News

doi:10.1038/nindia.2012.129 Published online 6 September 2012

Silk protein to boost computer memory

Biplab Das

The humble silkworm, known best for its contribution to the textile industry, will now find use in an uncommon territory — in augmenting computer memory1.

The research team: (L to R) Mrinal Hota, Banani Kundu, Chinmay Maiti & Subhas Kundu.

A research team from Kharagpur-based Indian Institute of Technology (IIT) has developed a new bio-memristor device using fibroin, a silk protein isolated from the cocoons of Bombyx mori silkworm . Memristor devices are electronic circuits which remember changes in the current passing through them by changing their resistance.

The researchers have used silk fibroin protein as a biomaterial for such devices. They say the silk protein could find application in advanced bio-inspired, large scale integration circuit designs as well as in biologically inspired synapse links for energy-efficient computing that mimic information processing in nerve cells.

Subhas Kundu, one of the researchers, says they could also be used for hybrid metal oxide semiconductor devices.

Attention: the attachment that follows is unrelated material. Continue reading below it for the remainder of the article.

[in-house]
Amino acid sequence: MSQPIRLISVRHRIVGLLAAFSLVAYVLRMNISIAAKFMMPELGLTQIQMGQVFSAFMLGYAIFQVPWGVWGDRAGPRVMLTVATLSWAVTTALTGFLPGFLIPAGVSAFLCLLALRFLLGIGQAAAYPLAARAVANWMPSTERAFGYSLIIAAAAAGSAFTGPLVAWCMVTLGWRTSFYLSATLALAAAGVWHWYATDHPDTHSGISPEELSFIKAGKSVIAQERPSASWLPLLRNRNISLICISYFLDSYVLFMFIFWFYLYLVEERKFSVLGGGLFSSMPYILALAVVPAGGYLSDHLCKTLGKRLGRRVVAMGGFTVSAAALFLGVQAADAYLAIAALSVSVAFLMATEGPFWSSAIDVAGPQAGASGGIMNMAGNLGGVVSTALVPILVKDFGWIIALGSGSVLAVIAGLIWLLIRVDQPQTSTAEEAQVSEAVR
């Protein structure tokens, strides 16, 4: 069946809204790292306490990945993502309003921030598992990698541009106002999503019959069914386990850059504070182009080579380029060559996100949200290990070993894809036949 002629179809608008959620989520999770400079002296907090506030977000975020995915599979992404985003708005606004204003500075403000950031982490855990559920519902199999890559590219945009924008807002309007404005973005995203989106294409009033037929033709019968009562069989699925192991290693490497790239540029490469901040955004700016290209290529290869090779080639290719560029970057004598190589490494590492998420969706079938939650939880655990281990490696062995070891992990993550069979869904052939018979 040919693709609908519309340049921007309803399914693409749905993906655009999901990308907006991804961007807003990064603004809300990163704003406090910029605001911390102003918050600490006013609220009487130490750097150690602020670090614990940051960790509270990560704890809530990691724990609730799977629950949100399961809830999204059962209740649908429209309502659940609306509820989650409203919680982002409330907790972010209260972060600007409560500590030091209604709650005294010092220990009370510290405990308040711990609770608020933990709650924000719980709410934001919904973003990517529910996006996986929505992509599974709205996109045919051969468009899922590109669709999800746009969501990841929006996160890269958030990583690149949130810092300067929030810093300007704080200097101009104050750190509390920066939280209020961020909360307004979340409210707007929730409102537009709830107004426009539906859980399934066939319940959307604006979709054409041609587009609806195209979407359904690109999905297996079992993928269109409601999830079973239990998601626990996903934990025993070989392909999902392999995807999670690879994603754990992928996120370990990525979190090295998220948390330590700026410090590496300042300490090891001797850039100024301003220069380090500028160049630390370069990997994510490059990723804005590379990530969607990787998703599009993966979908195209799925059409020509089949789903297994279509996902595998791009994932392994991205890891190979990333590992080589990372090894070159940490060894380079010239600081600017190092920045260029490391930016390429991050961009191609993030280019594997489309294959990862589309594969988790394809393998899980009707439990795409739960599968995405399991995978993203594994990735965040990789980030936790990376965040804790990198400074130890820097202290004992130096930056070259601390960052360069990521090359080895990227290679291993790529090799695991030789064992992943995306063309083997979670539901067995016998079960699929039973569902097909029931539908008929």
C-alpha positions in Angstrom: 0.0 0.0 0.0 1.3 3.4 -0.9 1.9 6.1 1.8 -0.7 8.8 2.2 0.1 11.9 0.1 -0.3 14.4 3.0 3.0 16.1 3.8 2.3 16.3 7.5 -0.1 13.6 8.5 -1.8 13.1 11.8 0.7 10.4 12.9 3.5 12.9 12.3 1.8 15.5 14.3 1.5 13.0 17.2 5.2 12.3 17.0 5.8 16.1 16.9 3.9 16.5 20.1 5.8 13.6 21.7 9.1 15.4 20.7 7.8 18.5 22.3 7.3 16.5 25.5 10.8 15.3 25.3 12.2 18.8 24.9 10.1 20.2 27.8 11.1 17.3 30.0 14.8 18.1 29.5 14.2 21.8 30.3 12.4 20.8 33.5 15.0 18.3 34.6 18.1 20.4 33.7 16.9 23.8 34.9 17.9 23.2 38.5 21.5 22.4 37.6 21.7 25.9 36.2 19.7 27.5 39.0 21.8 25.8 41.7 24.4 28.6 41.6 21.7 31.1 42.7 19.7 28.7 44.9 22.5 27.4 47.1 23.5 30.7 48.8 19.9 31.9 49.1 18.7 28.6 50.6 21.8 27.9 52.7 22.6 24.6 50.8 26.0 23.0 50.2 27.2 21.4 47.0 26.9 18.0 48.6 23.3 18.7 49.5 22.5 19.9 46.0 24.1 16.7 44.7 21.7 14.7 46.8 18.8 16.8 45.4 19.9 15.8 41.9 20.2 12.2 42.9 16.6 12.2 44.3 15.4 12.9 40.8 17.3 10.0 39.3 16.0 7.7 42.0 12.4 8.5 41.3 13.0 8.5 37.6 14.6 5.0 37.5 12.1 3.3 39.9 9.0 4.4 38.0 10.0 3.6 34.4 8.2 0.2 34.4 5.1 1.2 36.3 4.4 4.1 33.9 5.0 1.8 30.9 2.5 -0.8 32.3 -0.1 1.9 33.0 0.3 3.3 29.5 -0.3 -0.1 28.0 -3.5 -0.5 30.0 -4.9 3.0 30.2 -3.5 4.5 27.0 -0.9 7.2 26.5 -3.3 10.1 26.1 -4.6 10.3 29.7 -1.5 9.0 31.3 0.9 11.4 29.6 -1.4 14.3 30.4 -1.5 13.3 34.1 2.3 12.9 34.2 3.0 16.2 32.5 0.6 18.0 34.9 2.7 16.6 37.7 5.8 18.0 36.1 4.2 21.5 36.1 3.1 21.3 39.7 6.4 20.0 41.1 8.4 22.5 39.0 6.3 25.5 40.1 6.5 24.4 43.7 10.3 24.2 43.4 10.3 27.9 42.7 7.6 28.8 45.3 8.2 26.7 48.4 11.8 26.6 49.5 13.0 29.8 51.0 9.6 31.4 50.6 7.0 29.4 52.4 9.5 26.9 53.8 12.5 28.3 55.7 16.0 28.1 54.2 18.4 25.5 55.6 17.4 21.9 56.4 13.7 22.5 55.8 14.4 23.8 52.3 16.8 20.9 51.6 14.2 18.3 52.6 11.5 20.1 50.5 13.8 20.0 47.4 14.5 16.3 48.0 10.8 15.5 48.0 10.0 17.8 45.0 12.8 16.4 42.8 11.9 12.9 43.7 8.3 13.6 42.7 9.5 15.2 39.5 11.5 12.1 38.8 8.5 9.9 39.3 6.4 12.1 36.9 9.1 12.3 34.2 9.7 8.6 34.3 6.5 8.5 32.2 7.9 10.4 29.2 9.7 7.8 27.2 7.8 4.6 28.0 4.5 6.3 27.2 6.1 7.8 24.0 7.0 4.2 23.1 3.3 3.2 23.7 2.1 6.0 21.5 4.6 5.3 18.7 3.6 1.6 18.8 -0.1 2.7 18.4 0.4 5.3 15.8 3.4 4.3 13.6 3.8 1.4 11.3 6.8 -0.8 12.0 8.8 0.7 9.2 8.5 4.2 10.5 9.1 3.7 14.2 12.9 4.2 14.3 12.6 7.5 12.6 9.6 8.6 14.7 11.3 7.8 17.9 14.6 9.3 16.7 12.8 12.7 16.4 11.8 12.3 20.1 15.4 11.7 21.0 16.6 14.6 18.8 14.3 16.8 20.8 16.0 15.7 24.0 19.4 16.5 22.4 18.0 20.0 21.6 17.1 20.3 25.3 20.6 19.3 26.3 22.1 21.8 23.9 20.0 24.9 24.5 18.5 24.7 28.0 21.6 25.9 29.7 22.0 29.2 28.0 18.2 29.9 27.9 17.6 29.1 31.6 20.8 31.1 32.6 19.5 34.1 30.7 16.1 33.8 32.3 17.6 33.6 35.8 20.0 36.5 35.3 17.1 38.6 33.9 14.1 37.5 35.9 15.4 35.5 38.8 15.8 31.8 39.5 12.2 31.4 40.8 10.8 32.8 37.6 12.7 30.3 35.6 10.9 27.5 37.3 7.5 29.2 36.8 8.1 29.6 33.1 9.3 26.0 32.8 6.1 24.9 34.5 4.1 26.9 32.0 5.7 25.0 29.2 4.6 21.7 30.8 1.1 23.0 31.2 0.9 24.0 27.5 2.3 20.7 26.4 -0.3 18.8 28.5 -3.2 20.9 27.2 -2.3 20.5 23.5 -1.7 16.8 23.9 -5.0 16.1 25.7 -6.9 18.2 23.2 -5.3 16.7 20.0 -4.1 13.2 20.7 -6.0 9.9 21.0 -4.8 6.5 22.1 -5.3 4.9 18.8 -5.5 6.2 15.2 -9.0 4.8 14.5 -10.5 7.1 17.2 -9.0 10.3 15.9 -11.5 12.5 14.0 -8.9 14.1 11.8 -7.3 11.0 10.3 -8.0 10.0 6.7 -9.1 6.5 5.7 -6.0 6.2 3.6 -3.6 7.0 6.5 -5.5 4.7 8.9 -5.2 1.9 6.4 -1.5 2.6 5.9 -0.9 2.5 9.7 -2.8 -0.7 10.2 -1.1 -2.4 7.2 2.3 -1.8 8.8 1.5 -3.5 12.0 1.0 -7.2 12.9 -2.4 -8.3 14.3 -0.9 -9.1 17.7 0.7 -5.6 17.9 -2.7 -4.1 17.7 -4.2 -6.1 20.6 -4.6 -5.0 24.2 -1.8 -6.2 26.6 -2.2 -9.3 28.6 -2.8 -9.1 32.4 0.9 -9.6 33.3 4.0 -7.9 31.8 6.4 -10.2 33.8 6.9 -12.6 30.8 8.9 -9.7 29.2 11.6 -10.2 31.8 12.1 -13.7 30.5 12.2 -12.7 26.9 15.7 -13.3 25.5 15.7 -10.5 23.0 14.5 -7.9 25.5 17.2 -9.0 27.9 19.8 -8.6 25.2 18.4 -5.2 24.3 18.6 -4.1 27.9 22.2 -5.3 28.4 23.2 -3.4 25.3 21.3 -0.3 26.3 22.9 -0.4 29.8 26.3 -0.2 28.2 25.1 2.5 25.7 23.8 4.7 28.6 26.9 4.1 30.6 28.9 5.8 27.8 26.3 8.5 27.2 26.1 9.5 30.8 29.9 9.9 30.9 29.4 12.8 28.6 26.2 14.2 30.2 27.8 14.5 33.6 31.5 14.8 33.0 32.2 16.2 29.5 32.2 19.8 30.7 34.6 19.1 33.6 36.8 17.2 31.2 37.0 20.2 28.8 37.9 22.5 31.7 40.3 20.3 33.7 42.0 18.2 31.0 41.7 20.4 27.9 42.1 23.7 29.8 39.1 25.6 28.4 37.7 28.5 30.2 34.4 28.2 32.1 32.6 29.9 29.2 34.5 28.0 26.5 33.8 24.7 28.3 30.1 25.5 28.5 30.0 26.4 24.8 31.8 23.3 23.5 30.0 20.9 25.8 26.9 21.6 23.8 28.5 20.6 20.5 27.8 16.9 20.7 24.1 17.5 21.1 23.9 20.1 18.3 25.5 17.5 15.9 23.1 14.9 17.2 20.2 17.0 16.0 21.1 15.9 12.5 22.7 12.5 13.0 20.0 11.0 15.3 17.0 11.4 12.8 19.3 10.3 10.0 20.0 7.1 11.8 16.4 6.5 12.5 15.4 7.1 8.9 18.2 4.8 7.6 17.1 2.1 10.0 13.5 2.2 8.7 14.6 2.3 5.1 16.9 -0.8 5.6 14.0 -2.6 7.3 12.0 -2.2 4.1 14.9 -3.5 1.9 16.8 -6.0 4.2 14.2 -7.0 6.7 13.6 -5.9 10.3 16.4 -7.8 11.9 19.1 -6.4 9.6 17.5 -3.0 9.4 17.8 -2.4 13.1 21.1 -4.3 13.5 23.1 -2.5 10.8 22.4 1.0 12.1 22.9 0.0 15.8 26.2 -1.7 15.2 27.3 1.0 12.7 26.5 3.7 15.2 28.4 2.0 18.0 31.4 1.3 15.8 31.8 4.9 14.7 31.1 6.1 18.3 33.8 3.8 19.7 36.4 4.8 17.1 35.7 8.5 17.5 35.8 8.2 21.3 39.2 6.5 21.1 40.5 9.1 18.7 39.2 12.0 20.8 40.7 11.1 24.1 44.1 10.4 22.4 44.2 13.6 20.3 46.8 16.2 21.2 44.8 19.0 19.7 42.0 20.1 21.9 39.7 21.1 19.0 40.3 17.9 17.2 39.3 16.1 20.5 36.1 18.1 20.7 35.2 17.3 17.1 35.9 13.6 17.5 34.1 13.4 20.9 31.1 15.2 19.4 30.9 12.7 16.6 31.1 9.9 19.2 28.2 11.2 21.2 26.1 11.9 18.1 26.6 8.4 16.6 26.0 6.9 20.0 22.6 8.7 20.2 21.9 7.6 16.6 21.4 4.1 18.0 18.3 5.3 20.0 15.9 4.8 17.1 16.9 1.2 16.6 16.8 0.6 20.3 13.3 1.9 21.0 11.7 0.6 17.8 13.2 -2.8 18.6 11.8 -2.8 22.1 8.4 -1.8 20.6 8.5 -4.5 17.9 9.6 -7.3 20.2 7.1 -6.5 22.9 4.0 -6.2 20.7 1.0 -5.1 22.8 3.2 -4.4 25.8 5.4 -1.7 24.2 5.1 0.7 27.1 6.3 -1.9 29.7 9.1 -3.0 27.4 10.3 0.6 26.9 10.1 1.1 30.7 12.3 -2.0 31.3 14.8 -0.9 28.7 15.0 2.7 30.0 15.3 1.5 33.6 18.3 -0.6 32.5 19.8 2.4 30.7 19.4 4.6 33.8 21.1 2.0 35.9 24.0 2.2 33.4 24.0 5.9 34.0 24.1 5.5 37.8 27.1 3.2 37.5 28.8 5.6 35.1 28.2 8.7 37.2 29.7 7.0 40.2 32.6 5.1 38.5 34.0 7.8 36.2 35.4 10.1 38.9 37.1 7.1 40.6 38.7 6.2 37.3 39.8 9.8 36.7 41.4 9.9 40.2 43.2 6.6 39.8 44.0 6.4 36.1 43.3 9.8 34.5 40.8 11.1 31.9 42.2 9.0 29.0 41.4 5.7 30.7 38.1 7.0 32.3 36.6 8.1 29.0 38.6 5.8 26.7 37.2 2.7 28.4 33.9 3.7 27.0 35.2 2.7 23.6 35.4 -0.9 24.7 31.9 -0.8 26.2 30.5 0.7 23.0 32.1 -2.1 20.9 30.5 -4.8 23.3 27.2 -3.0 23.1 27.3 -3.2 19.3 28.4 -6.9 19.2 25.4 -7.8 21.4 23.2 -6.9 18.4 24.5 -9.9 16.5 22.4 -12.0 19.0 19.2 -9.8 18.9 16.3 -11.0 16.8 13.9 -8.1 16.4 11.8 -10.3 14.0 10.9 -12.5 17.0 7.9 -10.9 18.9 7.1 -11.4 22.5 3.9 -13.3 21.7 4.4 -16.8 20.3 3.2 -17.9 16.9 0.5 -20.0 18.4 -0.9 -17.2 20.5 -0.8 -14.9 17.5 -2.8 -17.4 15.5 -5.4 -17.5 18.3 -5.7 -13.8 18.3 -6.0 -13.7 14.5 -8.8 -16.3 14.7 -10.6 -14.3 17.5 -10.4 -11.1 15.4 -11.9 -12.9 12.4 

Electronic devices derived from biomolecules are inexpensive and lightweight. However, their use is restricted because of compatibility issues with circuit materials. Among biomolecules, silk protein is bio-compatible and biodegradable and has shown potential in tissue engineering and regenerative medicine but its virtues in designing electronic devices such as memristors had not yet been explored.

The IIT researchers set out to do that. They made a solution of the protein from cocoons of B. mori silkworm. The fibroin solution was smeared on an indium tin oxide-coated optically transparent glass substrate. Electrochemical experiments and scanning tunneling microscopy were then carried out. The researchers found that the silk fibroin film showed 'switching' properties due to formation and rupture of conducting filaments.

"Interestingly, the switching cycle resembles a typical nonvolatile memristor composed of ON and OFF states," says Subal Kar from the Institute of Radio Physics and Electronics of Calcutta University. However, the stability and durability of this bio-memristor device needs to be tested to compete with existing electronic memristors, he says.

The authors of this work are from: Department of Electronics and Electrical Communication Engineering Department of Biotechnology Indian Institute of Technology, Kharagpur, India.


References

  1. Hota, M. K. et al. A natural silk fibroin protein-based transparent bio-memristor. Adv. Funct. Mater. doi: 10.1002/adfm.201200073 (2012)